Frankly, I didn't think a documentary about models discussing their lives, history and (yes) insecurities would be particularly compelling, but as John Anderson concluded in his Variety review out of Sundance, I would be wrong about that.
Premiering July 30, "About Face: The Supermodels, Then and Now" is exceptionally interesting, providing much more depth about the nature of the industry than the current influx of "America's Next Top Model" and its reality-TV progeny ever could.
Part of that has to do with seeing these famous faces age, allowing imperfections and perhaps a little rust to creep into the platinum images they once projected. What's really fascinaing is seeing how comfortable most of these women are in their skin, as well as philosophical about beauty, aging and even mortality.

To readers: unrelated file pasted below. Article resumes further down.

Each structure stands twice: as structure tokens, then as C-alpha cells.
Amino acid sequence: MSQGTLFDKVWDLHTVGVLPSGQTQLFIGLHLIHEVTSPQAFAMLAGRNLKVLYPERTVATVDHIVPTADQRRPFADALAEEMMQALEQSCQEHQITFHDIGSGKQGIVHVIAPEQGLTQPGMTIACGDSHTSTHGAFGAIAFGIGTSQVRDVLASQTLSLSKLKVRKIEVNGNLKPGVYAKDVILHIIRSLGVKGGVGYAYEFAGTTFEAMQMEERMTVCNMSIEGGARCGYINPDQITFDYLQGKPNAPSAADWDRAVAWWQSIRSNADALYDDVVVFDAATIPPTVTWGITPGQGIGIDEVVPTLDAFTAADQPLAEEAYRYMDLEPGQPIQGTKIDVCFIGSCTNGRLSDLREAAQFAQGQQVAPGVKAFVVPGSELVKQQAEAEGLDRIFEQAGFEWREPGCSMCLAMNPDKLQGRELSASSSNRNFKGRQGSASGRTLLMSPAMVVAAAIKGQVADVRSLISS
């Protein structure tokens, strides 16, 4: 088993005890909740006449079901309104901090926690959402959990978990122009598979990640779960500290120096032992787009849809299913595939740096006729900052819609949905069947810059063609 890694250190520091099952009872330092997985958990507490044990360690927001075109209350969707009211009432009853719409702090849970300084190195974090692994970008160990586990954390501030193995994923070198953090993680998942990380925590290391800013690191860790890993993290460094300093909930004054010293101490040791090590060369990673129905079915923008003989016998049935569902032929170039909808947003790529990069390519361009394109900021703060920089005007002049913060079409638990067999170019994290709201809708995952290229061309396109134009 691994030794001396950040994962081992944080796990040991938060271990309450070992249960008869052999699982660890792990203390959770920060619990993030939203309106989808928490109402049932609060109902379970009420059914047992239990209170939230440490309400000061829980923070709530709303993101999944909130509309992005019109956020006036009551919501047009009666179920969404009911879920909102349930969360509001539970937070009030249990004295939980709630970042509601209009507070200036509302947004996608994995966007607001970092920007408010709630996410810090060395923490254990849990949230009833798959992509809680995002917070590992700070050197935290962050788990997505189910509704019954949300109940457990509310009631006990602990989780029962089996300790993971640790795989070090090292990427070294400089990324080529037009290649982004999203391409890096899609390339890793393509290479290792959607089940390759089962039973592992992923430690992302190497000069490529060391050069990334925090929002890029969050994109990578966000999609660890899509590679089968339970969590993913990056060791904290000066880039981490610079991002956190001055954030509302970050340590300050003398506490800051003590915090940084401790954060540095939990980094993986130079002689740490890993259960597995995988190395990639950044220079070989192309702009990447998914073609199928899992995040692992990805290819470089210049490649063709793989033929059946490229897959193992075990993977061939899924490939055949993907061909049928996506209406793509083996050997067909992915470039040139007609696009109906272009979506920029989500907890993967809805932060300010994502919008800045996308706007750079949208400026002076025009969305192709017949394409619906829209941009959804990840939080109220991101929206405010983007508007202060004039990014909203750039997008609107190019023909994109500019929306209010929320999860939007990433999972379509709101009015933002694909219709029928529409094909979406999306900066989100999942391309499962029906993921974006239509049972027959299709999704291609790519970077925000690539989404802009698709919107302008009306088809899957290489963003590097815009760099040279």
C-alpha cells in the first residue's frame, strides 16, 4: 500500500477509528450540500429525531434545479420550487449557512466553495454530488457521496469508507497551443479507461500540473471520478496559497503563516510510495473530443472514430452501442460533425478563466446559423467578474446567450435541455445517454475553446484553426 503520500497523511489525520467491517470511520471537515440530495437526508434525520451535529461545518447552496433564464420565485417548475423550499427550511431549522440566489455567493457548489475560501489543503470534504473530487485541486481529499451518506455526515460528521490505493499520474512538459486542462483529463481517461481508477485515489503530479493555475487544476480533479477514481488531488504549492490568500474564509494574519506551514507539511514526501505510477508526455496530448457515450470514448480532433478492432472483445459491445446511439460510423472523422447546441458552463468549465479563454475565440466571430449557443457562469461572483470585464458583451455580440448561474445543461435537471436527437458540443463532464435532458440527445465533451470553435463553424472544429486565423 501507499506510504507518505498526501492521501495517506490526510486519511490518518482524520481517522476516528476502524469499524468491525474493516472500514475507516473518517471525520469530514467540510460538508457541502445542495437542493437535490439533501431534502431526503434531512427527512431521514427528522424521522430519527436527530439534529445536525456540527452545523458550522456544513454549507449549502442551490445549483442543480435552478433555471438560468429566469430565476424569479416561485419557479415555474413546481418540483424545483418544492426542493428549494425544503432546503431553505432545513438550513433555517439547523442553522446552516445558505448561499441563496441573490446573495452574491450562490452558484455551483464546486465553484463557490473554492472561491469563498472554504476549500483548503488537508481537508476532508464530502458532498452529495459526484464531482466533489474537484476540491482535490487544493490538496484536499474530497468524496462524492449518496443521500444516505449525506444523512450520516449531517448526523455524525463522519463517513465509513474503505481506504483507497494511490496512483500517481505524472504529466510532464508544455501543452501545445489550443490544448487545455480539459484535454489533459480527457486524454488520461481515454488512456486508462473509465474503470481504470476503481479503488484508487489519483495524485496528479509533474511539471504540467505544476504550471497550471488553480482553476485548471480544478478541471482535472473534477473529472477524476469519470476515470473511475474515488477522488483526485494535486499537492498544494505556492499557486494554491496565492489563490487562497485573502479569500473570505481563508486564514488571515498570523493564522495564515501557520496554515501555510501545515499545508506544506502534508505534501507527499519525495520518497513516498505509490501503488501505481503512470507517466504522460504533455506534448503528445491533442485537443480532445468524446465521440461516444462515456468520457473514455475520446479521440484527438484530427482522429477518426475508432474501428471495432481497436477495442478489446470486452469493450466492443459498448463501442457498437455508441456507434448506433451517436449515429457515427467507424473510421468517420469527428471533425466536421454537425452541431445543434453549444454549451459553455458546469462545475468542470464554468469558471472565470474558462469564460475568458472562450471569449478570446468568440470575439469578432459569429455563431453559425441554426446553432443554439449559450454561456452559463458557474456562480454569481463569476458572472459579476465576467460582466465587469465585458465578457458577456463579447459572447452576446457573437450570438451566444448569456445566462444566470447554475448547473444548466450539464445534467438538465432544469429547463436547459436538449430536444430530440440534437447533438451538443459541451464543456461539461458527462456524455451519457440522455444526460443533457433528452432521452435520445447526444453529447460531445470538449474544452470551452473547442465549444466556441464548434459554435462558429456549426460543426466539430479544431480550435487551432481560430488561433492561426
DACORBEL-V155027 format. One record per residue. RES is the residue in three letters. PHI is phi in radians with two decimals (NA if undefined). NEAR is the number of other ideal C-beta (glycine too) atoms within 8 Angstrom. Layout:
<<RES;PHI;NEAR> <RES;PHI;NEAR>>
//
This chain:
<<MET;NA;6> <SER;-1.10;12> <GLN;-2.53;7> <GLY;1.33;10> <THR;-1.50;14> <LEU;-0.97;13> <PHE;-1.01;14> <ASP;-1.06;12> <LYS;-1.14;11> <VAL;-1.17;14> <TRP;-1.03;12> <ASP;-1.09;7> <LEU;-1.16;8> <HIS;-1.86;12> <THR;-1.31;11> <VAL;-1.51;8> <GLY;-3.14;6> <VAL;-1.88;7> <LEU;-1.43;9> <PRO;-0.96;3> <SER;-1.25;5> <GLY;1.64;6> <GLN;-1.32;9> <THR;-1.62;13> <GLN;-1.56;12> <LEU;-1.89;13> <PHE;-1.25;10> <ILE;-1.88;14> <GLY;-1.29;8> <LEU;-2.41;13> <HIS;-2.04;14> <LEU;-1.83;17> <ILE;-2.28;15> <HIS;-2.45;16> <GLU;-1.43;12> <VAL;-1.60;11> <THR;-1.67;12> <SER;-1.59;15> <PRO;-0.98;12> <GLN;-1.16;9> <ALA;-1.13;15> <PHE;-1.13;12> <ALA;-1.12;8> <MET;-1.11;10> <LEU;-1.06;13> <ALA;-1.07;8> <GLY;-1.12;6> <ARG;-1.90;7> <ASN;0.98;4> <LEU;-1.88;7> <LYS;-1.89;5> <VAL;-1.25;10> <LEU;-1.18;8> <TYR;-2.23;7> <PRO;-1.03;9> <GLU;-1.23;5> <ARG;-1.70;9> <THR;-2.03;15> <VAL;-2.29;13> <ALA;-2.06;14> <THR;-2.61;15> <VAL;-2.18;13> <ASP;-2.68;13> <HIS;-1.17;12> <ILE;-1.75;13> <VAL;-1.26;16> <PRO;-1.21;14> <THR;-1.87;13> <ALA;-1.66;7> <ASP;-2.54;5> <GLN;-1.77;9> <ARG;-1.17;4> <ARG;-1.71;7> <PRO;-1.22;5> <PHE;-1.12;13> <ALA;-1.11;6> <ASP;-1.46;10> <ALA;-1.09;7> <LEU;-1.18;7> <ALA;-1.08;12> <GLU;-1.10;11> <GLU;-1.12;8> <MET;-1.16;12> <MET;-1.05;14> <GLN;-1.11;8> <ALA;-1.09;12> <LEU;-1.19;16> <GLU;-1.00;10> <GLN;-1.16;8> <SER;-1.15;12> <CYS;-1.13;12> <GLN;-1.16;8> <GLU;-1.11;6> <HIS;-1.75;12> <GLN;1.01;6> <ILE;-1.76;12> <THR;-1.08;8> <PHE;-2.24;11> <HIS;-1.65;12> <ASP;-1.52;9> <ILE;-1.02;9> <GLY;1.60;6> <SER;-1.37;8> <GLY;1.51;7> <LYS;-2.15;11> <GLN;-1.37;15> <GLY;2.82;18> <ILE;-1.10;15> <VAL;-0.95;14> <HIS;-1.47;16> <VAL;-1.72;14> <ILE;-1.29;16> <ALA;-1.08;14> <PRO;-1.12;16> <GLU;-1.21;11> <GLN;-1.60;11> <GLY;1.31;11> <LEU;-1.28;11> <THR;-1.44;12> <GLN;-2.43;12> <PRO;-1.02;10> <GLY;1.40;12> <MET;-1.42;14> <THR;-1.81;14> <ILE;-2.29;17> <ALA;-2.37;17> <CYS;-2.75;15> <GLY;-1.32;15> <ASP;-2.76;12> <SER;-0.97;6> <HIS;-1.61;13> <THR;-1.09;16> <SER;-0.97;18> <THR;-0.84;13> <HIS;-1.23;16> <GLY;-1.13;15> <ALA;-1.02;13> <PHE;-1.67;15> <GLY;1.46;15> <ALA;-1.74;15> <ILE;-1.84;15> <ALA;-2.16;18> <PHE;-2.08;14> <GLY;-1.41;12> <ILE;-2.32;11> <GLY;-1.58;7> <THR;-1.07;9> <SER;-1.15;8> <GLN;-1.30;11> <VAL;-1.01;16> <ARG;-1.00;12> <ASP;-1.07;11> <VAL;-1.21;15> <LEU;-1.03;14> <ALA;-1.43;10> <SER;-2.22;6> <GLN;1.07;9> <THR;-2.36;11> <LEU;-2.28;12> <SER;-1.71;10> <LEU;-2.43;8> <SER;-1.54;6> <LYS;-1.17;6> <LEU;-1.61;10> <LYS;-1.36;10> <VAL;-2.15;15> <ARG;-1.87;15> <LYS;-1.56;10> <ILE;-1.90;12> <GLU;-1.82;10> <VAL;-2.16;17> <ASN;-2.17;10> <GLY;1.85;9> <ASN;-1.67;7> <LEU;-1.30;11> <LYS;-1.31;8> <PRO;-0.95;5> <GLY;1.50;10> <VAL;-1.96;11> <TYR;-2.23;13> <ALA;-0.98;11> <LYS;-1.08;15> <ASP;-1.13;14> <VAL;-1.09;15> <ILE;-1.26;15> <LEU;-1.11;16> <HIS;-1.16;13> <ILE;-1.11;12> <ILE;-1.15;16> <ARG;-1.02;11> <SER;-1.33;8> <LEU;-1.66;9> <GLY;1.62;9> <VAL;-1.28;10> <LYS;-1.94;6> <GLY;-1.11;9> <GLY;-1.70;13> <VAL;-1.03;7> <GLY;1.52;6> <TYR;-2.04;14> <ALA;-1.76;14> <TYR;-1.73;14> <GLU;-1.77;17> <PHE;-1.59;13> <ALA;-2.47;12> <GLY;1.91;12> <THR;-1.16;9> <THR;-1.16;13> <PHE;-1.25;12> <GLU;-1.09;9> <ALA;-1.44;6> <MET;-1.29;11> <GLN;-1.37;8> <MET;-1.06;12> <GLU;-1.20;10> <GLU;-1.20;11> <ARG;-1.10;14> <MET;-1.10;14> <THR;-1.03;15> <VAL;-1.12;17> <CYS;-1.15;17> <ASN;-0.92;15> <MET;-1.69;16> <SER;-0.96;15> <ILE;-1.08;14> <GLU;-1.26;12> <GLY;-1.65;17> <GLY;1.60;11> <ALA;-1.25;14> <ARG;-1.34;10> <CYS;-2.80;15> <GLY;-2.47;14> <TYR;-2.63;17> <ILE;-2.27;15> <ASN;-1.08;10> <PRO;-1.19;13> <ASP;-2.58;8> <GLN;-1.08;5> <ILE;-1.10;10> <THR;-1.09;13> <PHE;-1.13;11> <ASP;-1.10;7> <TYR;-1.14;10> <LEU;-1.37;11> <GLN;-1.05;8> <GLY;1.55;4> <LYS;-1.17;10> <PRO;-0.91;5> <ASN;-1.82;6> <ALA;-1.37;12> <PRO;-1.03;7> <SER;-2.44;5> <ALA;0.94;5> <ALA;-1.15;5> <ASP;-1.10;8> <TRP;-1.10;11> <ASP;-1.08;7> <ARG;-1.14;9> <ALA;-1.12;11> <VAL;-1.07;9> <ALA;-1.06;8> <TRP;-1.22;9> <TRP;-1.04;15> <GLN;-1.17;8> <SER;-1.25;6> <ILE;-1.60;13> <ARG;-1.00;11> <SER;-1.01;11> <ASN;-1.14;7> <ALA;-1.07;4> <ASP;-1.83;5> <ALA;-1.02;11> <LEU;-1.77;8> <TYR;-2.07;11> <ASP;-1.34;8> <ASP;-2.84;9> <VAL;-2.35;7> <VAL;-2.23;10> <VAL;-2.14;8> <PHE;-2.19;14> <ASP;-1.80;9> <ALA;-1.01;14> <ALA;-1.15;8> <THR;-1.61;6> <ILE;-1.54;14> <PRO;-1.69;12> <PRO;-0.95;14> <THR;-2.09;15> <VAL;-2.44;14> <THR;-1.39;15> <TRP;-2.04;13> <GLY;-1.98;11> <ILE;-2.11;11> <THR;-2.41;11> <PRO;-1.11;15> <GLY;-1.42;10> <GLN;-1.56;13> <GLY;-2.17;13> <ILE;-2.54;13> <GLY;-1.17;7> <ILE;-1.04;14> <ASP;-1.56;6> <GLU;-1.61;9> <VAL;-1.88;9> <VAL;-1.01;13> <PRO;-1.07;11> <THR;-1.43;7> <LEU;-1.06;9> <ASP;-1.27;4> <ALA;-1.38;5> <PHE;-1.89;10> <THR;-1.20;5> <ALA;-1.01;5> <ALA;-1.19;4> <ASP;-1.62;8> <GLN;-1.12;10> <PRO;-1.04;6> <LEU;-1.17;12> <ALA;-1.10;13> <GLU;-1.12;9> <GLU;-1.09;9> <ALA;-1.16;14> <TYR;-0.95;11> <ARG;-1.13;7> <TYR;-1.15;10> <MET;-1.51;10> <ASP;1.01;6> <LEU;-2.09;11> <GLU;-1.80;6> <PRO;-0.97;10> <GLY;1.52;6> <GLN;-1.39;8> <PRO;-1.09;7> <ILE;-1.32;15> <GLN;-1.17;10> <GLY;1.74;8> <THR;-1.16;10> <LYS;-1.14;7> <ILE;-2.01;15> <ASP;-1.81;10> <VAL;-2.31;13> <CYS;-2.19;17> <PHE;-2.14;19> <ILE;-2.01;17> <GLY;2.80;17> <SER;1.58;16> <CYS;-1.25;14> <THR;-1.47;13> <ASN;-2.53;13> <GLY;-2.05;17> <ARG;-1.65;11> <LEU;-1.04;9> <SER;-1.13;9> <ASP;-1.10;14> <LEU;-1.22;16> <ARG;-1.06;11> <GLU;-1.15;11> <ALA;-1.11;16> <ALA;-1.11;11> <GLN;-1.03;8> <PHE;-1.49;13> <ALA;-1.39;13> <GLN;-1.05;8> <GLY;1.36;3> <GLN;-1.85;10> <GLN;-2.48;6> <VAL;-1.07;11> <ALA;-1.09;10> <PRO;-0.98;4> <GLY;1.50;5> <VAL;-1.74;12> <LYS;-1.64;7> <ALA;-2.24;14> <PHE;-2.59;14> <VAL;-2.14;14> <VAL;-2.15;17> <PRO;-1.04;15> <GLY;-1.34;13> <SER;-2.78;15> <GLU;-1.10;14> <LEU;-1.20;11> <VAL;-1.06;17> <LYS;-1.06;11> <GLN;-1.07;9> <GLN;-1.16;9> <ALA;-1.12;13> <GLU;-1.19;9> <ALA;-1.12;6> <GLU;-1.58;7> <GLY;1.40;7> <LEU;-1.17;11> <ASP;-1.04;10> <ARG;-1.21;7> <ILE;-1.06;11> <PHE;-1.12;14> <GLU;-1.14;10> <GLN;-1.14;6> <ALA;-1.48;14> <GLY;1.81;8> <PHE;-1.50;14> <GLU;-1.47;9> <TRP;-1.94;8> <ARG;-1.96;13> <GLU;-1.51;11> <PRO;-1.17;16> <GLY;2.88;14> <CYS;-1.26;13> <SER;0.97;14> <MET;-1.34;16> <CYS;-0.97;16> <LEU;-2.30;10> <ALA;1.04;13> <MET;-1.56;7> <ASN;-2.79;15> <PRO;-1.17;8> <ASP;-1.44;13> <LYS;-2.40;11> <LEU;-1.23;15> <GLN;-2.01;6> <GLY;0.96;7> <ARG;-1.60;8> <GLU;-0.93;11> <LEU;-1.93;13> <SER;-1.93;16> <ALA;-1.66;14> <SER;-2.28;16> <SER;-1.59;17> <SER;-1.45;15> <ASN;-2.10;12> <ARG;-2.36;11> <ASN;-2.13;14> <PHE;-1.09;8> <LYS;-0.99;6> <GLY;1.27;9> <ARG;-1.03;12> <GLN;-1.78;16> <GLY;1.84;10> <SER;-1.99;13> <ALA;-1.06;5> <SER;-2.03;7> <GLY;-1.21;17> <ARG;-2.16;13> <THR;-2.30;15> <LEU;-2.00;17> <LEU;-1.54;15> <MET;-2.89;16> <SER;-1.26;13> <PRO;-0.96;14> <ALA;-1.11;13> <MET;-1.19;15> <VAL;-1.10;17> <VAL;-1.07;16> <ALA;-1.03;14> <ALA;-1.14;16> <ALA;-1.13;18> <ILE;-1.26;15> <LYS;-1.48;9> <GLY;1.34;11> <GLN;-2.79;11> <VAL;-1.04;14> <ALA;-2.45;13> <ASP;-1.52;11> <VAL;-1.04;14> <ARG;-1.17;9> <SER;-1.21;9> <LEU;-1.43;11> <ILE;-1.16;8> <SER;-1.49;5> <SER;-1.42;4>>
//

“Of course it’s no fun getting old and sick and dying. We all know that’s coming, and it’s a bore,” says Jerry Hall.
Directed by Timothy Greenfield-Sanders, at 71 minutes, this is one of those rare docs that could easily go a good half-hour longer, if only because of the assortment of anecdotes shared. Paulina Porizkova (right), for example, talks about her failure to appreciate her beauty in her youth (that makes one of us), while Isabella Rossellini (top) chats about the underlying misogyny of cosmetic surgery.
Continuing a summer of mostly firstrate HBO docs, "About Face" not only provides insight into women whose face has been their fortune but, in the candid interviews, demonstrates that America's (and indeed, the world's) former top models are more fun to watch than the next ones.
In that sense, it gives new meaning to the old adage, "Out of the mouths of babes."